“ExxonMobil does not make decisions based on what is good for the U.S. It makes decisions based on what is good for its stakeholders.” Steve Coll, the Dean and Henry R. Luce Professor at the Columbia Journalism School, as well as the author of “Private Empire: ExxonMobil and American Power,” spoke about ExxonMobil’s past and future with a focus on its power and interaction with states on a lecture on Tuesday, November 7, 2017. This lecture was part of the speaker series of Sawyer Seminar on Corporations & International Law at Duke University.
Coll began the lecture by describing the crash of the Exxon Valdez oil spill. “Its influence on Exxon is so huge even today when people are asked about their impression on Exxon, 70% of them will say, oh, Valdez.” He showed the audience a picture he took in Alaska, where the oil has been extracted for four decades before the disaster happened. What the audience saw from the picture was a beautiful inland sea. But behind the peaceful scene, crude oil is just inches below the surface. The environmental damage to the water, biodiversity, and the ecosystem will never disappear. Then, he brought the audience back to that night to see what happened. “Joseph Hazelwood, the experienced and highly-educated Captain, with drinking habit in his middle-life crisis, violated the standard procedure.” After Hazelwood realized what happened, he said, the world I know has just come to an end.
That night became not only the turning point of Hazelwood’s life but also Exxon’s. The safety measure and operation standard, and the underlying corporate culture have been profoundly changed in the 1990s. After the disaster, Lee Raymond, the President of Exxon when the disaster happened and later the CEO, decided to take a zero-tolerance attitude towards accidents of safety. Exxon adopted a whole series of integrated global systems called the Operations Integrity Management System (OIMS), telling the worker everything including how to park the car and walk across a plane. Even paper cut and food poison are required to be on the record to evaluate the safety performance.
This rigidity and autonomy have also given the company tremendous power thus influence the state sovereignty. While the energy policy is in a constant state of flux due to frequent partisan administrative changes in federal government, the preferences and ideals of ExxonMobil are well established and constant — profit. ExxonMobil almost unwaveringly adheres to its own policies, Coll noted. “One of the things that surprised me when I started interviewing and reporting was to find right away that that’s how they see themselves… ‘We don’t follow other people’s principles, we follow our owns’.” This is why Exxon could survive in the dramatic political change in Russia in the 1990s, and ignore the pressure from groups concerned with human rights violations in Chad and other African countries. Further, Coll emphasized that Exxon’s former CEO, Rex Tillerson became the new Secretary of State, “this is very different from other corporate executives move into a political position.” It is not only because of Exxon seeing its interest superior of state policy, but also Tillerson’s close relationship with Russia.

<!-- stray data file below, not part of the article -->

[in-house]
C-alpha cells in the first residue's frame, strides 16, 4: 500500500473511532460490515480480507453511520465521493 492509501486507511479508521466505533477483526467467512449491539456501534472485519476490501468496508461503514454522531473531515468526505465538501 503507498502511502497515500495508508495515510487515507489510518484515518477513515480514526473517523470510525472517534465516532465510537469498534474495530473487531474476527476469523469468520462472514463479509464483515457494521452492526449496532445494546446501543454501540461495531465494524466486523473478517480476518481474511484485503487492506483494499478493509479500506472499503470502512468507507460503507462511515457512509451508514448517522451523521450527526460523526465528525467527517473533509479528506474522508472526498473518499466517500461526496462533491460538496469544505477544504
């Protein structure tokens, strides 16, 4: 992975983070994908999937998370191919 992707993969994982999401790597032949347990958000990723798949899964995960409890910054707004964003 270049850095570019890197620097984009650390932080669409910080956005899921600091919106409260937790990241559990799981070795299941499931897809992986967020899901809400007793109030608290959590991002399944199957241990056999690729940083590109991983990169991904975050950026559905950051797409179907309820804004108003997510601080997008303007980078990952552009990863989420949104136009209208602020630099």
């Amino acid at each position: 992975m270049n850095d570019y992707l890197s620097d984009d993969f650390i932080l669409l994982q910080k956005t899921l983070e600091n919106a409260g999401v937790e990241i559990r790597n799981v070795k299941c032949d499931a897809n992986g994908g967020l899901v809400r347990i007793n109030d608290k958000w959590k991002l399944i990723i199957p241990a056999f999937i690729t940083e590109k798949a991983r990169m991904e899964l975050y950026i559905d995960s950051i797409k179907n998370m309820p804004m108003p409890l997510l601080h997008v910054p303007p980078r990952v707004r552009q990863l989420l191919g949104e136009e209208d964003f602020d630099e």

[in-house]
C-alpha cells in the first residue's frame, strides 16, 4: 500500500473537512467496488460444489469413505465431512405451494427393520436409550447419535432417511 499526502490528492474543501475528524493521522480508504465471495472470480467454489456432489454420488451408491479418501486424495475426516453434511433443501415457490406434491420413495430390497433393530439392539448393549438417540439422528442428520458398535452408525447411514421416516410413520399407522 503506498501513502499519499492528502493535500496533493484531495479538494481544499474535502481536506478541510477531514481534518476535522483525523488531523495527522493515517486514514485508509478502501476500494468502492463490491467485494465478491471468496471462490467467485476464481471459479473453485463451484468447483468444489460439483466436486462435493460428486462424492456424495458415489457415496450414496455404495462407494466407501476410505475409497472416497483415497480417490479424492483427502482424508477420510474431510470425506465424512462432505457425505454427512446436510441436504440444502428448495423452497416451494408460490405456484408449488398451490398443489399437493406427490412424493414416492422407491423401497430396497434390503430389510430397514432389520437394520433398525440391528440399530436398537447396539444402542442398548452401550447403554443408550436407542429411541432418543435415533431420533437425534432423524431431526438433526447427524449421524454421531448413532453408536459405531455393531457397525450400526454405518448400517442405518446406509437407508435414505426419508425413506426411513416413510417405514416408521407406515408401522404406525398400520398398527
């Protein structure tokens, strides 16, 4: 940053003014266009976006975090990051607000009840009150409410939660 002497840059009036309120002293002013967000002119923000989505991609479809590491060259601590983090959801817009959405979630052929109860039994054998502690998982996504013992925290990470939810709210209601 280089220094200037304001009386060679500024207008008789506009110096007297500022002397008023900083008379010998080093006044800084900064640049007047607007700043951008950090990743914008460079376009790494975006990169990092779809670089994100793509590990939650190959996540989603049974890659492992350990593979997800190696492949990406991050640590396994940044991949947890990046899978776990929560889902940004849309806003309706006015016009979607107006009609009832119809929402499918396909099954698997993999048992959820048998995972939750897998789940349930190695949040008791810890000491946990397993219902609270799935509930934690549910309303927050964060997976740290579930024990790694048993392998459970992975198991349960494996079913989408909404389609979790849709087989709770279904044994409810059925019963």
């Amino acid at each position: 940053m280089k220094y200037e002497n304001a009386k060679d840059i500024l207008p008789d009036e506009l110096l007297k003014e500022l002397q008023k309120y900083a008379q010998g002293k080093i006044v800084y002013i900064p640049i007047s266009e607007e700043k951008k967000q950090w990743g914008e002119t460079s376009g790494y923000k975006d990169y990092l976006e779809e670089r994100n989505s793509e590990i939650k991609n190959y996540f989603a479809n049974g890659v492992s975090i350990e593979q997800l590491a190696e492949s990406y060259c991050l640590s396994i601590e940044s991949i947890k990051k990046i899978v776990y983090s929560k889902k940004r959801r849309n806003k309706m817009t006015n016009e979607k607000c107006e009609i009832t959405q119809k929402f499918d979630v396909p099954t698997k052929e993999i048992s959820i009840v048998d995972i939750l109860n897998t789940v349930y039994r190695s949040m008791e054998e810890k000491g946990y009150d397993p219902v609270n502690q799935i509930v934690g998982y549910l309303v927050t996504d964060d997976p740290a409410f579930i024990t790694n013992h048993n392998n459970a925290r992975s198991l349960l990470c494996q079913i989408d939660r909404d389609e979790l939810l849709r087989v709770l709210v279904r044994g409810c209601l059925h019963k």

However, there is a big difference between the world Exxon faces when Coll finished the book five years ago and today. In the end, Coll provided some updates to encourage the audience to think about the future of Exxon. He highlighted the change in transportation is bringing huge uncertainties to the future of world energy. “Exxon’s major business is in transportation. Given that Bloomberg and big Wall Street Banks predict the share of electronic cars will be around 30% in 10 years, Exxon is afraid the huge breakthrough in battery technology will change the trajectory of oil and gas.” Like the Valdez, it might be a new turning point for Exxon and it is interesting to see what will happen, “the future belongs to the future,” Coll concluded.